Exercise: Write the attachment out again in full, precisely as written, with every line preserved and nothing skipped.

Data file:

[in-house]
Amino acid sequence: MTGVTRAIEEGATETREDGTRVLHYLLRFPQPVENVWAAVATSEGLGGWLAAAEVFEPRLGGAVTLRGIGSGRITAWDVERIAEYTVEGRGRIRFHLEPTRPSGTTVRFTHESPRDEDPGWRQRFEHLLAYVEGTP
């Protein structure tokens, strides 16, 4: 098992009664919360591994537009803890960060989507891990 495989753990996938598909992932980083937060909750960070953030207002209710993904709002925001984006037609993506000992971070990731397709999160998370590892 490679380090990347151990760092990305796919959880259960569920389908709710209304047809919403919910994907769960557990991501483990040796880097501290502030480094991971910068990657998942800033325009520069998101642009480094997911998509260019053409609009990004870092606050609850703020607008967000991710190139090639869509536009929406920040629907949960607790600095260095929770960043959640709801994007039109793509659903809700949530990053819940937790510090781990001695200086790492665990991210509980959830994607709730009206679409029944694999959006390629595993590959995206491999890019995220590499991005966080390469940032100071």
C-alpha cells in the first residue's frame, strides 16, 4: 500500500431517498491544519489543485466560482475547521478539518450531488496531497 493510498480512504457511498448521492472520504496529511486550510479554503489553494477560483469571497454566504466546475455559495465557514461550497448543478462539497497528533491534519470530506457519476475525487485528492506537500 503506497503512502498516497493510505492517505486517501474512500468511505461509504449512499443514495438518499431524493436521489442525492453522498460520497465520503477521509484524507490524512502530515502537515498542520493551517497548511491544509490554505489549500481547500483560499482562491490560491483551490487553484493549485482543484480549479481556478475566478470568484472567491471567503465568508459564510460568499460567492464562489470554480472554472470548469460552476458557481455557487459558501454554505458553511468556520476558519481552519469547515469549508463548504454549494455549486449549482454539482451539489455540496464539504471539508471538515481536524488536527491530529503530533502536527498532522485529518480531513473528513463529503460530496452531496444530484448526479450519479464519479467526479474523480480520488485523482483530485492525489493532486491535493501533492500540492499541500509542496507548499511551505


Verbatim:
[in-house]
Amino acid sequence: MTGVTRAIEEGATETREDGTRVLHYLLRFPQPVENVWAAVATSEGLGGWLAAAEVFEPRLGGAVTLRGIGSGRITAWDVERIAEYTVEGRGRIRFHLEPTRPSGTTVRFTHESPRDEDPGWRQRFEHLLAYVEGTP
């Protein structure tokens, strides 16, 4: 098992009664919360591994537009803890960060989507891990 495989753990996938598909992932980083937060909750960070953030207002209710993904709002925001984006037609993506000992971070990731397709999160998370590892 490679380090990347151990760092990305796919959880259960569920389908709710209304047809919403919910994907769960557990991501483990040796880097501290502030480094991971910068990657998942800033325009520069998101642009480094997911998509260019053409609009990004870092606050609850703020607008967000991710190139090639869509536009929406920040629907949960607790600095260095929770960043959640709801994007039109793509659903809700949530990053819940937790510090781990001695200086790492665990991210509980959830994607709730009206679409029944694999959006390629595993590959995206491999890019995220590499991005966080390469940032100071």
C-alpha cells in the first residue's frame, strides 16, 4: 500500500431517498491544519489543485466560482475547521478539518450531488496531497 493510498480512504457511498448521492472520504496529511486550510479554503489553494477560483469571497454566504466546475455559495465557514461550497448543478462539497497528533491534519470530506457519476475525487485528492506537500 503506497503512502498516497493510505492517505486517501474512500468511505461509504449512499443514495438518499431524493436521489442525492453522498460520497465520503477521509484524507490524512502530515502537515498542520493551517497548511491544509490554505489549500481547500483560499482562491490560491483551490487553484493549485482543484480549479481556478475566478470568484472567491471567503465568508459564510460568499460567492464562489470554480472554472470548469460552476458557481455557487459558501454554505458553511468556520476558519481552519469547515469549508463548504454549494455549486449549482454539482451539489455540496464539504471539508471538515481536524488536527491530529503530533502536527498532522485529518480531513473528513463529503460530496452531496444530484448526479450519479464519479467526479474523480480520488485523482483530485492525489493532486491535493501533492500540492499541500509542496507548499511551505